Tuesday, September 21, 2010

A Glossary of Peace Corps Terms

Peace Corps Peru has begun to develop its own language that is a mix of acronyms, Spanish, and Peruvian slang. To make the writing and reading of my blog a little easier, I’m going to create a glossary. (I got this idea from another Peace Corps volunteer - thanks Kelsi!) If nothing else, this should make phone calls with my parents a little easier.

Ancash: n., place – this is the beautiful department that I am currently living in. Ancash is better.

APCD: n., person – Assistant Peace Corps Director – there are five APCDs in Peru, one for each sector. This person works out of Lima and makes important decisions for their program. They also develop sites and choose which PCTs go to which site.

Barter: v. – you’re supposed to barter in the mercados here to try to get the best deal. This involves a lot of back and forth when you and the vendor both demand really ridiculous prices and then finally decide on a reasonable price somewhere in the middle. I think my Mom will really enjoy bartering in Peru because she loves to get a good deal.

Bicicleta: n., jerga – technically bicicleta is Spanish for bicycle but it is also Peruvian jerga for diarrhea. Having a silly jerga term for such an unsilly thing makes it much easier to discuss with the PCMO and, (unfortunately), other PCVs. I would love to take a ride on my bicicleta but I’m afraid I’d have to run to the bathroom due to bicicleta.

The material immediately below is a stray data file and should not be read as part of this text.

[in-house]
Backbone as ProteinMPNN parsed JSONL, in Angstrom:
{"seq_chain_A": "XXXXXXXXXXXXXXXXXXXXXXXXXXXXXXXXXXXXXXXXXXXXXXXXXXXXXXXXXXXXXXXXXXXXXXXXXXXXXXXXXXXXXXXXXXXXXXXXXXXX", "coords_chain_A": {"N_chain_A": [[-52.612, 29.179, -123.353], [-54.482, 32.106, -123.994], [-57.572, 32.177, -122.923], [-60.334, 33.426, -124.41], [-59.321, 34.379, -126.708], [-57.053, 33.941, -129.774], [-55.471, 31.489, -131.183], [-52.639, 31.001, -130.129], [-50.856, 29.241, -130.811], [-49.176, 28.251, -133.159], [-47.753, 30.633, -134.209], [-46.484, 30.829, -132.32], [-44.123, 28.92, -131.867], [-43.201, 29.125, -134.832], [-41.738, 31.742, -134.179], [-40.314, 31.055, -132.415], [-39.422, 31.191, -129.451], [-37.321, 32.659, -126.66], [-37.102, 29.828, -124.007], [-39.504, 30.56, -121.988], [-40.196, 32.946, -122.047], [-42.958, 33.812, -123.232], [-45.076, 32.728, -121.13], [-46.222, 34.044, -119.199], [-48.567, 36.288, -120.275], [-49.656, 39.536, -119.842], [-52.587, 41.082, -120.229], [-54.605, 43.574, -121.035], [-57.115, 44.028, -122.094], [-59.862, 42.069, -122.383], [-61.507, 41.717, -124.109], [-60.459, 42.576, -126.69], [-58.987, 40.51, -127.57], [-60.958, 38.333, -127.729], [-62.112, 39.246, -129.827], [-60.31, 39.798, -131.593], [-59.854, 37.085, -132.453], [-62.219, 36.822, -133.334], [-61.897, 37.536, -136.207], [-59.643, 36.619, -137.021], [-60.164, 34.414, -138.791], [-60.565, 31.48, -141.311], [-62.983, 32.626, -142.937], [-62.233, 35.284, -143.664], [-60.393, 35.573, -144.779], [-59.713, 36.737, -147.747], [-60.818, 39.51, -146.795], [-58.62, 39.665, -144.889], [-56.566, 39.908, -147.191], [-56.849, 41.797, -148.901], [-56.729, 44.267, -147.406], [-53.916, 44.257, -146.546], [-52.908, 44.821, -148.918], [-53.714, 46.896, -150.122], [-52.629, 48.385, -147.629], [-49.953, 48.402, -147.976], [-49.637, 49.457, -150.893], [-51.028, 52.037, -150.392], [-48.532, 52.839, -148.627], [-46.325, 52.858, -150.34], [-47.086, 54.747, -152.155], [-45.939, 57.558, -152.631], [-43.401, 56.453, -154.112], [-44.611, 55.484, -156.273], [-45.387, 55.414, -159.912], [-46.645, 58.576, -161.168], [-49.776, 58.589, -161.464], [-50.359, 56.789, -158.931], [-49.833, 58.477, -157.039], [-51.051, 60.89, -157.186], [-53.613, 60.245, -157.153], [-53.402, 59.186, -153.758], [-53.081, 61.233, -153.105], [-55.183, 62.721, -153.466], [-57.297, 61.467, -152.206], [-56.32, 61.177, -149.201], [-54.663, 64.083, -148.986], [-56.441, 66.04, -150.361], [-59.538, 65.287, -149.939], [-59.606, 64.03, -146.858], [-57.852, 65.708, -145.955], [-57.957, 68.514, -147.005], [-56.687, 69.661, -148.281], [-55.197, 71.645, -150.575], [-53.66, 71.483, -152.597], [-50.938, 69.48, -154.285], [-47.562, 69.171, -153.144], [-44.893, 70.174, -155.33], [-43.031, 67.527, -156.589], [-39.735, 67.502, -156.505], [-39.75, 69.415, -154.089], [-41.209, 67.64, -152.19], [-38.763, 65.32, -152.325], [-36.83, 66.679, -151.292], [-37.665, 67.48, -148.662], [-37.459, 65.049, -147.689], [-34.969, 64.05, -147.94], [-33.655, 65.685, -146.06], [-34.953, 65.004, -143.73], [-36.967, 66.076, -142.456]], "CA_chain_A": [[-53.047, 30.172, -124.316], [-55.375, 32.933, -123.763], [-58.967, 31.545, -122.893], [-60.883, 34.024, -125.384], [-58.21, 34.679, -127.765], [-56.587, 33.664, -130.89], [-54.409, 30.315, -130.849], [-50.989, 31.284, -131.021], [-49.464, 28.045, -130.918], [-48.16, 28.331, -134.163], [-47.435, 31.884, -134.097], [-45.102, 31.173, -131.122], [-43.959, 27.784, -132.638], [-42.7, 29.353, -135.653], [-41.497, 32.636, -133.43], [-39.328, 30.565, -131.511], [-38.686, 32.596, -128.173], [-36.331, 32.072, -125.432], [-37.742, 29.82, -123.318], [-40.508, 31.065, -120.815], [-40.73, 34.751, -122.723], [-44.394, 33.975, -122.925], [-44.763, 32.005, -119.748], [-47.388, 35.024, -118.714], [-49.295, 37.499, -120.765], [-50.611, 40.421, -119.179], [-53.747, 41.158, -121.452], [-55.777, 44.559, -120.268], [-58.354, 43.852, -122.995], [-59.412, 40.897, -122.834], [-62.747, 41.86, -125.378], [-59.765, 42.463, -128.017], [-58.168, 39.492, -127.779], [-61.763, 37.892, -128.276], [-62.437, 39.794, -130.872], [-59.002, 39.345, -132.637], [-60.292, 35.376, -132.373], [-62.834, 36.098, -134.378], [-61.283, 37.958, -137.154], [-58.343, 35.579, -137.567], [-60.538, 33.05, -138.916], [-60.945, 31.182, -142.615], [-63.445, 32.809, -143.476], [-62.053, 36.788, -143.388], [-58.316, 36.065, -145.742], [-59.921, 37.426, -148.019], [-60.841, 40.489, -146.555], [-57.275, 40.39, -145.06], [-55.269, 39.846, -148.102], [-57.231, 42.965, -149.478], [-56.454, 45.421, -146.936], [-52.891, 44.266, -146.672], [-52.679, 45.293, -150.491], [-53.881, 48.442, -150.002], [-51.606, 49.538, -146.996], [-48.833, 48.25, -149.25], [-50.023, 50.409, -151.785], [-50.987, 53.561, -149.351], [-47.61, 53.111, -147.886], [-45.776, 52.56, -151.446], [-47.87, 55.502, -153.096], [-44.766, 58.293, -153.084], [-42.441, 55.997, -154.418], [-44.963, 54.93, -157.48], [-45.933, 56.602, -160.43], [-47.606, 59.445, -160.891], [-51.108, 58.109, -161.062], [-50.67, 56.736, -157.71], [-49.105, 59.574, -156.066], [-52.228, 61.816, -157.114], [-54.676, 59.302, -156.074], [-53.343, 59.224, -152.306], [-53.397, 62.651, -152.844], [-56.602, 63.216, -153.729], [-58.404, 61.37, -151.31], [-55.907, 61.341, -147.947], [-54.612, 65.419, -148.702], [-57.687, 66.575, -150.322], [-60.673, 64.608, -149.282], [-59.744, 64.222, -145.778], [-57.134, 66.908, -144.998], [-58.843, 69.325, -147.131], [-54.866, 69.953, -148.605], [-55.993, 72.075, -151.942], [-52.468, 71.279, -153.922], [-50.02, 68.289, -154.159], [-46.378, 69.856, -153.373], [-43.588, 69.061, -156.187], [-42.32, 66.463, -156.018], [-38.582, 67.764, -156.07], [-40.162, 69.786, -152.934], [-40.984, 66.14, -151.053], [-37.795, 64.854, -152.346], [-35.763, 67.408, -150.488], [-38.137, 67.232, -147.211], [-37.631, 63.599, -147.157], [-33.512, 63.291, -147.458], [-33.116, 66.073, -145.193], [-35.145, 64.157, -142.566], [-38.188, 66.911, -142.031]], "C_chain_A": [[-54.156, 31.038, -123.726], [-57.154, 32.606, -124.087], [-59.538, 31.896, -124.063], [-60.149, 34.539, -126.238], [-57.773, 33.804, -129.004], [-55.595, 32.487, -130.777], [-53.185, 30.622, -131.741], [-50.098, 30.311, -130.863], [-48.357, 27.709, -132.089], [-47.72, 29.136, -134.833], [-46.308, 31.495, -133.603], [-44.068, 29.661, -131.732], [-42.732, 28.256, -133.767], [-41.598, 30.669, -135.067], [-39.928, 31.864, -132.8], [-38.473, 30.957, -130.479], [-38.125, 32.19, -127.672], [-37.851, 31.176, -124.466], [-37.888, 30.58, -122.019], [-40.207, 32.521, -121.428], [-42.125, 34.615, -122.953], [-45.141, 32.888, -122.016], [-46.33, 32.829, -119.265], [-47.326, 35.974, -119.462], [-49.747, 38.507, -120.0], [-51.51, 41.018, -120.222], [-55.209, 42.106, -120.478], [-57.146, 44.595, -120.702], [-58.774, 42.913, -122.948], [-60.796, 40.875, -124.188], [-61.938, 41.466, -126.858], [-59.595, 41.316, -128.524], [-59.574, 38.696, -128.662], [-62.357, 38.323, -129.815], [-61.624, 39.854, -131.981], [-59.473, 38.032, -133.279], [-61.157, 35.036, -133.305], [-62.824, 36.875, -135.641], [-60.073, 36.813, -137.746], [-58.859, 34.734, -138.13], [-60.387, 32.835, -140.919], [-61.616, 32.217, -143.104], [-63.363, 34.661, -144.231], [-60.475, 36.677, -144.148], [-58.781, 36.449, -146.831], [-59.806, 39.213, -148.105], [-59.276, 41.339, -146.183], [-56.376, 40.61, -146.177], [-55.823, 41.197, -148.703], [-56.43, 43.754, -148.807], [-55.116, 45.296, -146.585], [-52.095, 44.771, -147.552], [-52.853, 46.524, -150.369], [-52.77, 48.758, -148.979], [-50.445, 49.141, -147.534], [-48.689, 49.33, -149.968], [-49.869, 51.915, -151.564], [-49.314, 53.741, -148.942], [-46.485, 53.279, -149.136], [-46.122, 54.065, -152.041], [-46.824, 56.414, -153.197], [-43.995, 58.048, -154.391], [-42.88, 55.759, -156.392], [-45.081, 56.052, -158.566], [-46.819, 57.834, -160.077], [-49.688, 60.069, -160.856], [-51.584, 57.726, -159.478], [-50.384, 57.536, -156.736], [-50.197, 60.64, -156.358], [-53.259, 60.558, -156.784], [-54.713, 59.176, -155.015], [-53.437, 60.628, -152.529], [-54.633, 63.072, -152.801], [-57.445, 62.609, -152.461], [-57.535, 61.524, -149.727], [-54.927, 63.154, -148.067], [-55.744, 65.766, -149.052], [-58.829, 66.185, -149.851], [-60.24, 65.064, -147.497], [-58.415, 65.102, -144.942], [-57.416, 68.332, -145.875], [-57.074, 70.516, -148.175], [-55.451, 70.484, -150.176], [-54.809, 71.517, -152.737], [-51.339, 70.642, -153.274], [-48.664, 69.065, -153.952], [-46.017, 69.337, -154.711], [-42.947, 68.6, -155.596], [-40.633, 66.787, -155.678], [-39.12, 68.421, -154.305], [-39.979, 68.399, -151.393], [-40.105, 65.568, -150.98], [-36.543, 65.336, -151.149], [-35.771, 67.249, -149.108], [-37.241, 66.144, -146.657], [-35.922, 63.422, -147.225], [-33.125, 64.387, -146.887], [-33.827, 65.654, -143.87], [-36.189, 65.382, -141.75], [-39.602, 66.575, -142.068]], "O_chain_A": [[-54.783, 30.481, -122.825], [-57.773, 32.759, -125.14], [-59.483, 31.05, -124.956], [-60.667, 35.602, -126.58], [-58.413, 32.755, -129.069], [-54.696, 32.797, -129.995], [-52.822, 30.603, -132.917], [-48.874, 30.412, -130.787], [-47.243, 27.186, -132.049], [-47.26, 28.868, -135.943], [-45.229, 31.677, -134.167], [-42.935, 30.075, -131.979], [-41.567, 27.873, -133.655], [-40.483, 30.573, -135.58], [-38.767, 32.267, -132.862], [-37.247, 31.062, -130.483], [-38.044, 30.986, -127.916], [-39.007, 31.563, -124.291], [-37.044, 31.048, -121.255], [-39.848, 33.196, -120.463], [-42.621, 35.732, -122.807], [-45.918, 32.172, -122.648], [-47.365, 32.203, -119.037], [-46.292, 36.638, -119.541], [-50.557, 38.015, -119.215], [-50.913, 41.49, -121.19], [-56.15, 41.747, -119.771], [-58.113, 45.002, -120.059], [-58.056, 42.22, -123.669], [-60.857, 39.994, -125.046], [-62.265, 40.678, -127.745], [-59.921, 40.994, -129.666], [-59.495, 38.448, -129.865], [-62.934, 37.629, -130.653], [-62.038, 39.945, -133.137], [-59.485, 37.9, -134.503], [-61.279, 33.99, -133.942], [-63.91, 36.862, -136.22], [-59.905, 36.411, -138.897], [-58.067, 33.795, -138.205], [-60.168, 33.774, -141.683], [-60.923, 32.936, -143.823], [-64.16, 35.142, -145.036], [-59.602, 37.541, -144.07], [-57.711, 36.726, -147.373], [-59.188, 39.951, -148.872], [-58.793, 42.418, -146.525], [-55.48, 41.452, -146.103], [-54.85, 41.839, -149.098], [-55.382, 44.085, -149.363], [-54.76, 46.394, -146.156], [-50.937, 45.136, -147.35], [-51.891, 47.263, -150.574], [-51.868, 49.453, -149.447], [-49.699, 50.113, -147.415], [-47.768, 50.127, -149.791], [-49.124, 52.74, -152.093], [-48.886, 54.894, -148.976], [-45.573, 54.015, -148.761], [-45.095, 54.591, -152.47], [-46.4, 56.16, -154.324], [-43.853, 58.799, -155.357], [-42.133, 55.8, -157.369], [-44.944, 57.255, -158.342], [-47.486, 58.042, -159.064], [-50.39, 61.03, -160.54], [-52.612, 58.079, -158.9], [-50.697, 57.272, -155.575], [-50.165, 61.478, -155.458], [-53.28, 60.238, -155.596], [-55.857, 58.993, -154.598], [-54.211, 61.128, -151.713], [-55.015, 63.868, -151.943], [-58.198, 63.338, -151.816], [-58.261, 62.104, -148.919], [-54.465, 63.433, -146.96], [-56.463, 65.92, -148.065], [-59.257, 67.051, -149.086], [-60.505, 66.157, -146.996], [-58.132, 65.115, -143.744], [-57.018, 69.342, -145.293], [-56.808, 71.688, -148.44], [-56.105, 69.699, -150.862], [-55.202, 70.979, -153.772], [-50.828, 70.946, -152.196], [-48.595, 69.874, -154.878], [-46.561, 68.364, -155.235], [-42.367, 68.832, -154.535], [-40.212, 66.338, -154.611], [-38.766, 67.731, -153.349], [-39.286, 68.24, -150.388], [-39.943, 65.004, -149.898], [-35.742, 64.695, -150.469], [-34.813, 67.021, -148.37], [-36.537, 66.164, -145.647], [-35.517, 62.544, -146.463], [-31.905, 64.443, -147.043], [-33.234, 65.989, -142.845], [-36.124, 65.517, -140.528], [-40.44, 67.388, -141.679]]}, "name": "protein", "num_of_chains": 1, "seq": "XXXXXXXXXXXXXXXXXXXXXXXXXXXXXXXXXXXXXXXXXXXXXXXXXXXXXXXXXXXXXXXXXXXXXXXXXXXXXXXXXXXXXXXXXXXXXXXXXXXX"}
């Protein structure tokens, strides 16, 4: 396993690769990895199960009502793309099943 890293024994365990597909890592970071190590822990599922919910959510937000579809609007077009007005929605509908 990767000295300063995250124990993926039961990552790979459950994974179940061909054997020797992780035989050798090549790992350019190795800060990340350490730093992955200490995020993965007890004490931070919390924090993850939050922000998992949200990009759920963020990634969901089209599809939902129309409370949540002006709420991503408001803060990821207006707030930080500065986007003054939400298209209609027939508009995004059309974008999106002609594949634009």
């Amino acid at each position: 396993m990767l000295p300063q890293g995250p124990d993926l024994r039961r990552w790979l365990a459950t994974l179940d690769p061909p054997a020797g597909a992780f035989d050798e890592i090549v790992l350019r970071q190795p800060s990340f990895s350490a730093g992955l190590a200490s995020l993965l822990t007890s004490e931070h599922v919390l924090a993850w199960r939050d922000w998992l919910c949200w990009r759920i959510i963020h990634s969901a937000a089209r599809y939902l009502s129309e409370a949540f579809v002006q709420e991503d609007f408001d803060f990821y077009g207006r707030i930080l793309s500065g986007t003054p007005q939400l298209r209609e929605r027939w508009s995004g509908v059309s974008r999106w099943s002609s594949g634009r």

Campo: 1) adj. – someplace very rural. Usually means that there isn’t running water, a bathroom, or other basic amenities. I knew my site was super campo when I saw a pig, cow, bull, chicken, and sheep walk by the front door. 2) n., place – someplace very rural. I live in the campo. 3) n., place – a soccer field. The neighborhood kids love to bring me down to the campo to play games.

Castellano: n., thing - what people in the campo call Spanish… I don’t know why. “Hablas castellano?” “No, I speak Spanish.”

Chacra: n., place – the fields. My host parents work all day in the chacra so I can understand why they go to bed at 9.

China: n., jerga – a china is worth fifty centimos. Change is extremely important in Peru because everybody wants it and nobody seems to have it. I hoard chinas like they’re gold because when you’re bartering it’s always helpful to have the smallest change possible. The cobredor tried to get me to pay 60 centimos but I refused to pay more than a china.

Chisme: n., thing – gossip. Peruvians and PCVs love chisme. Mostly because they have nothing else to talk about.

Cobredor: n., person – has a lot of responsibilities on a combi. They need to be short enough to stand up in a van, remember who has and hasn’t paid, remember the names of all of the stops and where everyone is going, and look out for people who would want to get on the combi. In other words, a cobredor needs to be an amazing multi-tasker. The cobredor didn’t hear me yell so we were six blocks past my stop before I was able to get off.

Colegio: n., place – a school. I’m happy that the colegio is letting me use a room after school for my youth group.

Collectivo: n., thing – just like a taxi but it waits until it is full of people who are all going to the same place. The collectivo definition of “full” is a little different then the American one – in the States we would consider a car full when it five passangers, here a full collectivo needs to have at least six people but usually has nine or more. The collectivo ride wasn’t too bad until we picked up three more people and I had to sit on the emergency break for the remainder of the trip. (True story)